A couple of good moments from the debate on specifics. First, President Obama:
Over the last 30 months, we've seen 5 million jobs in the private sector created. The auto industry has come roaring back and housing has begun to rise. But we all know that we've still got a lot of work to do. And so the question here tonight is not where we've been but where we're going. Governor Romney has a perspective that says if we cut taxes, skewed towards the wealthy, and roll back regulations that we'll be better off.
I've got a different view. I think we've got to invest in education and training. I think it's important for us to develop new sources of energy here in America, that we change our tax code to make sure that we're helping small businesses and companies that are investing here in the United States, that we take some of the money that we're saving as we wind down two wars to rebuild America and that we reduce our deficit in a balanced way that allows us to make these critical investments.
President Obama was correct on both the jobs created and the war savings issue according to the times.
But Mitt Romney did get some shots in on the economy too:
The people who are having the hard time right now are middle- income Americans. Under the president's policies, middle-income Americans have been buried. They're -- they're just being crushed. Middle-income Americans have seen their income come down by $4,300. This is a -- this is a tax in and of itself. I'll call it the economy tax. It's been crushing. The same time, gasoline prices have doubled under the president, electric rates are up, food prices are up, health care costs have gone up by $2,500 a family.
Middle-income families are being crushed. And so the question is how to get them going again, and I've described it. It's energy and trade, the right kind of training programs, balancing our budget and helping small business. Those are the -- the cornerstones of my plan.
The numbers, according to the Times, do add up here. How much of that is President Obama's fault is up to the voters.
But the Times called Romney out for this lie on Medicare:
We also have 50 percent of doctors who say they won't take more Medicare patients. This -- we have 4 million people on Medicare Advantage that will lose Medicare Advantage because of those $716 billion in cuts. I can't understand how you can cut Medicare $716 billion for current recipients of Medicare.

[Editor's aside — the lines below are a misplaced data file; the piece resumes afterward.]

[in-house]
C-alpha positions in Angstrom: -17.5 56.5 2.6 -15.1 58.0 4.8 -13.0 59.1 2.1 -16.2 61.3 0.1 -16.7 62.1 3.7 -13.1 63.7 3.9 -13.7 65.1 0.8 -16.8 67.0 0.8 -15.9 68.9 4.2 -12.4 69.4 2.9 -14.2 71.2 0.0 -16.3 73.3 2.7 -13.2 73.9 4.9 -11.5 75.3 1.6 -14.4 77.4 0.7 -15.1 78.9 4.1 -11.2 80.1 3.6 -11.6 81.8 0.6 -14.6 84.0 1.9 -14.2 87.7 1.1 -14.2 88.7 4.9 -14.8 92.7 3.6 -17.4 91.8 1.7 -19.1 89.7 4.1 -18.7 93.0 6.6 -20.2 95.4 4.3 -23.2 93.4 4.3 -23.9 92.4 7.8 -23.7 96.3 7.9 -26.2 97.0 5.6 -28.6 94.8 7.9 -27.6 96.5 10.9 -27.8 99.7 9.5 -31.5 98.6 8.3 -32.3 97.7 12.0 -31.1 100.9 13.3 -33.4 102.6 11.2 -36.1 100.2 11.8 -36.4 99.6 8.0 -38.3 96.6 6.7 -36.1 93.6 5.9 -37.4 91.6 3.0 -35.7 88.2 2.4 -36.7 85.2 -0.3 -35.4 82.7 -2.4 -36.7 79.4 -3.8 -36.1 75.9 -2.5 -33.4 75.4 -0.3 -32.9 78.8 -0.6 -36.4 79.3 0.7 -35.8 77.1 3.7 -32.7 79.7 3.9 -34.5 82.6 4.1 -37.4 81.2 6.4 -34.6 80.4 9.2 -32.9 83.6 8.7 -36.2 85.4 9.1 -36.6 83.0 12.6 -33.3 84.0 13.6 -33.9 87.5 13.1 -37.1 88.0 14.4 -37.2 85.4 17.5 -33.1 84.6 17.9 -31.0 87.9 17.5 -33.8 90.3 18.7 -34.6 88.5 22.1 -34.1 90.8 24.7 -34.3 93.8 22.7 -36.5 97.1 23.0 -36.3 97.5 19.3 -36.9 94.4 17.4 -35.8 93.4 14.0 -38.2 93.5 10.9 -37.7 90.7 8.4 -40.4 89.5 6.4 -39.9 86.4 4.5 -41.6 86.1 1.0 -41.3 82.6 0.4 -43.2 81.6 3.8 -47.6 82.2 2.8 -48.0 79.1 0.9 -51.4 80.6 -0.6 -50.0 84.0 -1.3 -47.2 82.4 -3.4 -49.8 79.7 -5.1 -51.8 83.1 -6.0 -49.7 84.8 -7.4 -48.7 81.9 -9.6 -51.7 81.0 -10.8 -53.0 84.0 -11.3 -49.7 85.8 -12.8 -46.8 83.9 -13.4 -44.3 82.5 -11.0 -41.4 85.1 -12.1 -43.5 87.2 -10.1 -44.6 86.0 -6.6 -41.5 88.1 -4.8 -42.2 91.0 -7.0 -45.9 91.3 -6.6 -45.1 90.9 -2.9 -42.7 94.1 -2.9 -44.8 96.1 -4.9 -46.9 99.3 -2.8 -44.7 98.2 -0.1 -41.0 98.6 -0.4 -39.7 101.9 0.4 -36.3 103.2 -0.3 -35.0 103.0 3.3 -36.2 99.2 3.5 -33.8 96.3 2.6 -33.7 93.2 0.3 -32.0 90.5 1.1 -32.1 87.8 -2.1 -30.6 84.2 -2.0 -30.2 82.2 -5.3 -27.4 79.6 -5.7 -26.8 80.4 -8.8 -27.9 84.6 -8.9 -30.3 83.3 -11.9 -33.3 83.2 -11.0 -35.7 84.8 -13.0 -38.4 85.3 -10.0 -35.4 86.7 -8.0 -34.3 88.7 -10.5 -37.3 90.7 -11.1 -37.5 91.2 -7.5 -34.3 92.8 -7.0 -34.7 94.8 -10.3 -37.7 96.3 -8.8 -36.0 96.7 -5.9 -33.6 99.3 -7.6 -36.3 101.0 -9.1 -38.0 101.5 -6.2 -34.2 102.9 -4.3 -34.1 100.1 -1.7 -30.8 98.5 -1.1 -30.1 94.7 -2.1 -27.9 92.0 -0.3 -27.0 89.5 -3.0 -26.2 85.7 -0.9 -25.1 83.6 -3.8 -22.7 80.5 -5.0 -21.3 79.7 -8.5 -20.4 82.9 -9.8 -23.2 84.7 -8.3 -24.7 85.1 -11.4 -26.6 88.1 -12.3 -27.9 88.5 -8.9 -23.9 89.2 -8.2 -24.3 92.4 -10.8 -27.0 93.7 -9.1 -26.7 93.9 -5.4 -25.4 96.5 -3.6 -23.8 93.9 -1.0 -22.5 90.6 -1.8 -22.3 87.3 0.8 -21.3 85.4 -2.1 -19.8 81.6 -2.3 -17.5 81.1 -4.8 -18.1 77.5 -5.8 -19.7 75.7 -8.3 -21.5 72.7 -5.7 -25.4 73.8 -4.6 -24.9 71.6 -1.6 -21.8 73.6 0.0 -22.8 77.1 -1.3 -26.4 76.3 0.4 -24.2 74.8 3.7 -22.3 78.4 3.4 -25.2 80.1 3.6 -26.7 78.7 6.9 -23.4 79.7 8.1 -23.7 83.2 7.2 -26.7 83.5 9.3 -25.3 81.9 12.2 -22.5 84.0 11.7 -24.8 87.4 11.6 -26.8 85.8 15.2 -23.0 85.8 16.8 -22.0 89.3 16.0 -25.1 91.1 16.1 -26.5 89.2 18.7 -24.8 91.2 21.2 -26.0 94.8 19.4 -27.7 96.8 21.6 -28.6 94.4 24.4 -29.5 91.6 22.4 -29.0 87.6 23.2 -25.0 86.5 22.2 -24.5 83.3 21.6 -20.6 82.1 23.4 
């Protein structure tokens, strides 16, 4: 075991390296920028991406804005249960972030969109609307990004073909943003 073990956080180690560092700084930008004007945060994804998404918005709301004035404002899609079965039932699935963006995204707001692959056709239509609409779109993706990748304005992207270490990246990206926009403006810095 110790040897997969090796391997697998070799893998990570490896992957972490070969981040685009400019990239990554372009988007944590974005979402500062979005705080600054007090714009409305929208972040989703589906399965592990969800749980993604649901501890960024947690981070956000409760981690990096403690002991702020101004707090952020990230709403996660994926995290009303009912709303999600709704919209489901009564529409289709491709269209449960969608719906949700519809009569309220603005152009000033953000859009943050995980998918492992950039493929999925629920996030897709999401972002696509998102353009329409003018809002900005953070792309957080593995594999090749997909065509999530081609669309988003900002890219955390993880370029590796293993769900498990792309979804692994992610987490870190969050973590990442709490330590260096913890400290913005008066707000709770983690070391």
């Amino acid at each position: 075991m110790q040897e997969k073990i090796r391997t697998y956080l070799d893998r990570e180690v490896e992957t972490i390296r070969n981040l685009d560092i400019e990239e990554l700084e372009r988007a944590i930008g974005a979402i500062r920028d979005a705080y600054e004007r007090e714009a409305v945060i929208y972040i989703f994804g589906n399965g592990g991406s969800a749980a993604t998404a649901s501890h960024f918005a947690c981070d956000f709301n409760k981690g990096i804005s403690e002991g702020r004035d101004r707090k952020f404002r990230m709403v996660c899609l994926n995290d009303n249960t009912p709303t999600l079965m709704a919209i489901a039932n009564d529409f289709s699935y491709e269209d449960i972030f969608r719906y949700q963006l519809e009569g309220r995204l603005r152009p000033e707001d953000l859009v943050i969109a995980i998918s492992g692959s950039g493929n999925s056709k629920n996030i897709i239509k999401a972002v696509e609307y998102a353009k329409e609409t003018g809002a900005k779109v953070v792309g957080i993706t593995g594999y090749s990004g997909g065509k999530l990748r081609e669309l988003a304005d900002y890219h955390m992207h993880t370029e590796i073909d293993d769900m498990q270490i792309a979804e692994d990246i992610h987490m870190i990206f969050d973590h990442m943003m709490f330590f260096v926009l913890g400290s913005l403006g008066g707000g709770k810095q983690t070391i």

Now, you point out, well, we're putting some back; we're going to give a better prescription program. That's one -- that's $1 for every 15 (dollars) you've cut. They're smart enough to know that's not a good trade.
The NY Times called that "debunked" and points out Paul Ryan's plan includes "identical savings." Oops. Romney also got busted on repealing Obamacare and, yes, once again, DEATH PANELS.
And unfortunately, when -- when you look at "Obamacare," the Congressional Budget Office has said it will cost $2,500 a year more than traditional insurance. So it's adding to cost. And as a matter of fact, when the president ran for office, he said that by this year he would have brought down the cost of insurance for each family by $2,500 a family. Instead, it's gone up by that amount. So it's expensive. Expensive things hurt families. So that's one reason I don't want it.
Second reason, it cuts $716 billion from Medicare to pay for it. I want to put that money back in Medicare for our seniors.
Number three, it puts in place an unelected board that's going to tell people, ultimately, what kind of treatments they can have. I don't like that idea.
Which is of course, a complete fabrication. The board makes recommendations for spending and savings, not for treatment. Do you know who makes those decisions now? Unelected insurance company officials.
Overall, the Times did a really good job here. Do check out the entire transcript with video, as well as the fact checking highlights.